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  • Sniffing Ethernet

    So, uhh, if people want to play around with sniffing live Ethernet traffic, people might want to obtain some RJ-45 punch down connectors (available at Home Depot). And maybe some 100ohm resistors... ...maybe... ...just sayin'...

    I'll probably have some with me too, just in case.

  • #2
    Re: Sniffing Ethernet

    Smitty,

    A great slide deck, and I'm looking forward to information on the inductive tap next year.

    A couple of technical questions:

    I've made some passive ethernet taps like that in the past, but never used a 100-ohm resistor in the RJ-45 jack. Since it's not directly attached to either pair, I'm making a SWAG that its purpose is to maintain the correct line impedance across the pairs. Can you verify that, or otherwise explain the resistor's use?

    Assuming for the moment that the resistor is there to maintain impedance, wouldn't a 47-ohm resistor be closer to the correct impedance (Cat5 impedance is 50 ohms), or have you found it just isn't that critcal?

    This is the instruction page I've used to create the taps in the past:
    http://www.sun.com/bigadmin/content/...ernet_tap.html

    Also, this article, which borrows heavily off the first, gives information on bonding two network interfaces into one while tapping:
    http://www.jasons.org/2009/04/26/ins...-ethernet-tap/
    Thorn
    "If you can't be a good example, then you'll just have to be a horrible warning." - Catherine Aird

    Comment


    • #3
      Re: Sniffing Ethernet

      Originally posted by Thorn View Post
      A couple of technical questions:

      I've made some passive ethernet taps like that in the past, but never used a 100-ohm resistor in the RJ-45 jack. Since it's not directly attached to either pair, I'm making a SWAG that its purpose is to maintain the correct line impedance across the pairs. Can you verify that, or otherwise explain the resistor's use?
      Note that the 100 ohm is across the orange pair, or the TX pair. I've noticed that my card at least doesn't like listening if it doesn't think anyone is listening to it. Giving it a 100ohm load makes it think its transmitting to SOMETHING so it starts listening.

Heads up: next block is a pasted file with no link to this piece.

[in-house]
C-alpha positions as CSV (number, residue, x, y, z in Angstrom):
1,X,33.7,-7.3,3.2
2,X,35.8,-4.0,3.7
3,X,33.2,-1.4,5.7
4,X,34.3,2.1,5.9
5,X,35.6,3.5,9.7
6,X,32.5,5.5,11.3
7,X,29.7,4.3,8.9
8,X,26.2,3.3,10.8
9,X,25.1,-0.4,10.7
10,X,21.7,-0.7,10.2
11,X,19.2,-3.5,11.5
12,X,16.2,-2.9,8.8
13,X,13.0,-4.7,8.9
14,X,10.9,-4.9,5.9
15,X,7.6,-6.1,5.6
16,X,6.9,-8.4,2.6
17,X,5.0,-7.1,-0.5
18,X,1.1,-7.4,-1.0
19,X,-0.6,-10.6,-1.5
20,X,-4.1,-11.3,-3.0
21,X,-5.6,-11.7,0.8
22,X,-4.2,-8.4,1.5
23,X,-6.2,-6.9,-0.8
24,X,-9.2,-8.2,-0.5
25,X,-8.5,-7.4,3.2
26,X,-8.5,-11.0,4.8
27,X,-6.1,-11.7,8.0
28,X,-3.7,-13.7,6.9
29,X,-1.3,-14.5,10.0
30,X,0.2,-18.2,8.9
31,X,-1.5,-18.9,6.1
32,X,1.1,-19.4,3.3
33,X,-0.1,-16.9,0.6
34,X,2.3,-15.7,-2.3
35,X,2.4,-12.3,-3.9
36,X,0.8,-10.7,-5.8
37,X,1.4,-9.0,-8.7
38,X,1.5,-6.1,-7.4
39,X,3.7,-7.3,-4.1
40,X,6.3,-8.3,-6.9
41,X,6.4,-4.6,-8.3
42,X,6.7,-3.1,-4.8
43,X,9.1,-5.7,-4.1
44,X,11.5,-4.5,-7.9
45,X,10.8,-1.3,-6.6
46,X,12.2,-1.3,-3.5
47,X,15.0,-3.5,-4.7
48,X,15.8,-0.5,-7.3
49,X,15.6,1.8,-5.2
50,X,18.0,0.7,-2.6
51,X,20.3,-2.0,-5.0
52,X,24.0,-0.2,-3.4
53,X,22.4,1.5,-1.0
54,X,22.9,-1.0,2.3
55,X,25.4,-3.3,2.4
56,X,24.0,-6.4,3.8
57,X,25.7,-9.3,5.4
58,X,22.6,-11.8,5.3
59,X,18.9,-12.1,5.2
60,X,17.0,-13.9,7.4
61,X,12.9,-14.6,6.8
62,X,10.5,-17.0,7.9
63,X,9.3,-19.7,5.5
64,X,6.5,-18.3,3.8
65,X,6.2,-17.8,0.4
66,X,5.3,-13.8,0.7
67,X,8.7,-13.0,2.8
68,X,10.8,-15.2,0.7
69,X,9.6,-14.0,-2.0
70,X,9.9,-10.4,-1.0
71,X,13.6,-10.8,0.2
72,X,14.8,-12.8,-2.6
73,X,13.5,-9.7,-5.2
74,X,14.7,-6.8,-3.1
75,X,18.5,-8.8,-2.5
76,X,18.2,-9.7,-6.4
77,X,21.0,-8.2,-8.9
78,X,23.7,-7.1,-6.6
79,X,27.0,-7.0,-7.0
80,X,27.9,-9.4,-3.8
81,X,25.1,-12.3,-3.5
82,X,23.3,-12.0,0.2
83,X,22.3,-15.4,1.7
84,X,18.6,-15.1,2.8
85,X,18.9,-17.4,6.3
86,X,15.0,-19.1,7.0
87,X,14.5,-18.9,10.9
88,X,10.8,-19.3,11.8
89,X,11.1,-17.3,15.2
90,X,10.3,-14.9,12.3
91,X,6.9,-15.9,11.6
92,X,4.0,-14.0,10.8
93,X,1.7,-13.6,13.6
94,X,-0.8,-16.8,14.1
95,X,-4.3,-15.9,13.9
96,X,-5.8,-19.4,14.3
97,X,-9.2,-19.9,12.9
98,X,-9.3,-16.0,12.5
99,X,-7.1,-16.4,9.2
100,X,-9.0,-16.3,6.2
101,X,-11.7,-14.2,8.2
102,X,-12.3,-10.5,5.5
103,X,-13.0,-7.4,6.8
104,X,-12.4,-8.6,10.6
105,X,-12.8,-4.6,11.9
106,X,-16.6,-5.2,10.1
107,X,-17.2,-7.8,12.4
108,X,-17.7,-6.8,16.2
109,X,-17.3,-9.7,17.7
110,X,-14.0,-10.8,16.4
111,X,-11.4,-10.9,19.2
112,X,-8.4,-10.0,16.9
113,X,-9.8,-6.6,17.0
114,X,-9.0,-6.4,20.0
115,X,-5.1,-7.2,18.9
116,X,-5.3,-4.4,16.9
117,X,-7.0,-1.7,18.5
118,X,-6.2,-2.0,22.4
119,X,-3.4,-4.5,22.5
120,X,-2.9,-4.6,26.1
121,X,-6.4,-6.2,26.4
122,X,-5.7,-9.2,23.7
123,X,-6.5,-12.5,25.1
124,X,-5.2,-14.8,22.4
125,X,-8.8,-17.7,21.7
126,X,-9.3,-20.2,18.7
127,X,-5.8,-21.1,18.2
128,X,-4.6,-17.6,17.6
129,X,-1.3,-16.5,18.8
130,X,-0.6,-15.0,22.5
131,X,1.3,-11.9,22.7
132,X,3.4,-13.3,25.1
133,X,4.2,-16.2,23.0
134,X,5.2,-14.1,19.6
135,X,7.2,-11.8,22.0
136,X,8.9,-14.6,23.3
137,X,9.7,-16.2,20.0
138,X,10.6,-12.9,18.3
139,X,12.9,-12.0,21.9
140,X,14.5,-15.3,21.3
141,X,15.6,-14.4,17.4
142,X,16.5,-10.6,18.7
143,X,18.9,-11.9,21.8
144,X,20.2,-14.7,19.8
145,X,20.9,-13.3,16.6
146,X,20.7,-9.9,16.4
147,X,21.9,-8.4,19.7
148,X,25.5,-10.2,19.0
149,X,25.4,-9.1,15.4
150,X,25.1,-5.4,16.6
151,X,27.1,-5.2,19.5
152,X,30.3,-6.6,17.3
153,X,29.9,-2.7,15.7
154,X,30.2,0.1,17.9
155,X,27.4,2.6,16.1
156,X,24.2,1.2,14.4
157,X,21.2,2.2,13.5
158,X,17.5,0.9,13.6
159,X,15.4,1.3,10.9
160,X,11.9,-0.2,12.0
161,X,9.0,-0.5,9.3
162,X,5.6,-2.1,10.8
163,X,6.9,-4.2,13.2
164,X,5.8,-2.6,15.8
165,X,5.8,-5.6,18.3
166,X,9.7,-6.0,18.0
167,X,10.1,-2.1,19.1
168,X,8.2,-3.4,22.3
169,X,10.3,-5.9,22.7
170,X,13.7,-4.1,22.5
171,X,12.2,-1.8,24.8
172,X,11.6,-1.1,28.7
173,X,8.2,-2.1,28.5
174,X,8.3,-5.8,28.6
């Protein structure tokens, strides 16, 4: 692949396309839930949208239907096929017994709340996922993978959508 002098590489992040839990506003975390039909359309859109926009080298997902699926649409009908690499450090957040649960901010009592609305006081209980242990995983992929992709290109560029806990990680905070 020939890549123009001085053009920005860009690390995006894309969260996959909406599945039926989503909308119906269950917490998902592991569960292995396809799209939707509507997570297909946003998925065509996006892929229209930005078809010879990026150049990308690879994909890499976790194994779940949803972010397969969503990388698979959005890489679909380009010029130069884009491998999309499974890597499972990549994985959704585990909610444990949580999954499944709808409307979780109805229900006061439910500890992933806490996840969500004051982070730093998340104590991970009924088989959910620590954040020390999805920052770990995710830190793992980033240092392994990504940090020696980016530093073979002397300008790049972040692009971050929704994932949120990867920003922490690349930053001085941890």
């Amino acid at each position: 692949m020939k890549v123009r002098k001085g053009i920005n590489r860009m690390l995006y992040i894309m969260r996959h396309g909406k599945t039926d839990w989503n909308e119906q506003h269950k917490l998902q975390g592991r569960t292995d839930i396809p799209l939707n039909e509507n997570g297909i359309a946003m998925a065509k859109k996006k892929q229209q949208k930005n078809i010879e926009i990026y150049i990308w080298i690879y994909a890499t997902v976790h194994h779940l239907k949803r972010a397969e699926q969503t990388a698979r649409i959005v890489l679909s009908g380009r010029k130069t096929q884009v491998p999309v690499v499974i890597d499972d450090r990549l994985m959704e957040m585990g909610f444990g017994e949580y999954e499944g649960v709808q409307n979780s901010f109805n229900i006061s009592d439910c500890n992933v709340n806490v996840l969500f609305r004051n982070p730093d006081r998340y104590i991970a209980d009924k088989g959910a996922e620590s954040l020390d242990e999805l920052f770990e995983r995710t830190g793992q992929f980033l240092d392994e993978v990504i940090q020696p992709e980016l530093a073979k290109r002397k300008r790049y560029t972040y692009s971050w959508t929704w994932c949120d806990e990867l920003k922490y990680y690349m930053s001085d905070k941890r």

...or maybe I just screwed something else up and it wasn't until after I tried the 100ohm resistor that it started working... That could be too. I should try one without the load resistor to see whether it works. Could save a quarter from the cost. ;-)

      Assuming for the moment that the resistor is there to maintain impedance, wouldn't a 47-ohm resistor be closer to the correct impedance (Cat5 impedance is 50 ohms), or have you found it just isn't that critcal?
      Cat* is 100 ohm, not 50 ohm. You're probably thinking of coax.

      But, you're right; Ethernet is incredibly forgiving of crappy cable. I once ran a 10base2 network through SNA baluns over a single pair of phone wiring (not even Cat3, household PHONE wiring.) It started in the garage as coax, converted to twisted pair, went through the walls to the first bed room, back to coax to the computers there, back to twisted pair up to the next bed room, same thing, to the next bedroom, same thing, then down to the kitchen where it converted to coax for the last time and ran around the room to the computers in the living room. And the damn thing worked. (This was circa 1998; the statute of limitations is up on crazy shit like this, right?)

      This is the instruction page I've used to create the taps in the past:
      http://www.sun.com/bigadmin/content/...ernet_tap.html

      Also, this article, which borrows heavily off the first, gives information on bonding two network interfaces into one while tapping: